What Happened to Java's String Templates? Inside Java Newscast #71

JDK 23 doesn't contain the string template preview that was present in JDKs 21 and 22. Let's discuss why the feature was removed (probably not for the reasons you think), what a new proposal could look like, and when we may see it.

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And just like that, string templates are gone! What happened here? Was it because of the syntax? Will string templates come back and when? Let's talk about it.

Welcome everyone, to the Inside Java Newscast, where we cover recent developments in the OpenJDK community. I'm Nicolai Parlog, Java Developer Advocate at Oracle, and today we're gonna talk about the withdrawal of the string template preview from the JDK - from a technical point of view but also what that tells us about the development process and when we may see a new proposal. Ready? Then let's dive right in!

Why String Templates Are Out

JDK 21 and 22 previewed string templates, a language feature that makes it easier to safely embed variables in structured languages like SQL, HTML, JSON, etc. I assume you know its outlines and understand how it embedded variables and how it required template processors to turn those templates into strings or other arbitrary objects. If you don't, here's a video that will fill in the gaps.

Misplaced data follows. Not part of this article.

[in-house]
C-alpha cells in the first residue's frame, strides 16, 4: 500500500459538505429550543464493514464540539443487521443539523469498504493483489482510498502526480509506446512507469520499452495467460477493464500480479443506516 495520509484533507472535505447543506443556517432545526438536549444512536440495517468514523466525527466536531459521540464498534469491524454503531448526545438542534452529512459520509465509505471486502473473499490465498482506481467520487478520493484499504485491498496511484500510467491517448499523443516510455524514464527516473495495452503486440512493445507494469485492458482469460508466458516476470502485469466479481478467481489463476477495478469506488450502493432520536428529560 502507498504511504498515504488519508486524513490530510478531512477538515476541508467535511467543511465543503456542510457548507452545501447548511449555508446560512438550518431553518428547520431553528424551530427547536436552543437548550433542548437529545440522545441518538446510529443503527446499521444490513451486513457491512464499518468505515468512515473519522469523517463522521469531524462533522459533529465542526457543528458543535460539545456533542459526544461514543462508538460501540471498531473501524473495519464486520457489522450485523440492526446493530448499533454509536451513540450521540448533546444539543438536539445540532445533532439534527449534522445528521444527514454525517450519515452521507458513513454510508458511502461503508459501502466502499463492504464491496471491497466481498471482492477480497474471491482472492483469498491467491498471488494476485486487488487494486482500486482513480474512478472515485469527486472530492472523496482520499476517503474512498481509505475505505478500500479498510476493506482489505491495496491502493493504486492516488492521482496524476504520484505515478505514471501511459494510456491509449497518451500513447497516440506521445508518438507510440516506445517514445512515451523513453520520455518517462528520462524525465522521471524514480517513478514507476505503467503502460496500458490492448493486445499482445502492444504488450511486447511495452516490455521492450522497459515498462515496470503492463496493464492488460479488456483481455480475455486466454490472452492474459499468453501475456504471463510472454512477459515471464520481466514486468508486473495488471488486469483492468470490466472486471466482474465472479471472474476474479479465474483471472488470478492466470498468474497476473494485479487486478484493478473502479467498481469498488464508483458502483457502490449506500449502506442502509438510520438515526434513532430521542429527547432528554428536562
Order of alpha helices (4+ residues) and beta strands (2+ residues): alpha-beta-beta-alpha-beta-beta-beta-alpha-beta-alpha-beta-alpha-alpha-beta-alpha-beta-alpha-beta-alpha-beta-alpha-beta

From its first days, the proposal caught some flack. Lots of people took issue with its use of \{} instead of something they're more familiar with (like ${}) to embed variables and we'll get back to that later. There were also qualms about its special syntax for processor invocations (the $processor.$template syntax), which was just sugar for a regular method call to the processor's process method.

Then there are a few things that turned up when using the feature in practice, for example within jextract. One is that template processors often don't quite cut it, for example due to the intentional limitation that they need to return something. And in those cases, it would be super handy to just pass the string template to a method but that required the special processor RAW, which wasn't exactly elegant. Nesting templates also wasn't really supported but would be very handy. And, lastly, when designing or evolving text-based APIs, developers would have to choose between methods accepting strings or template processors, two very different approaches.

Brian Goetz summarized this as "the real criticism here is that template capture and processing are complected, when they should be separate, composable features".

// creating a string template
// (e.g. to assign to a variable)
StringTemplate t = // ...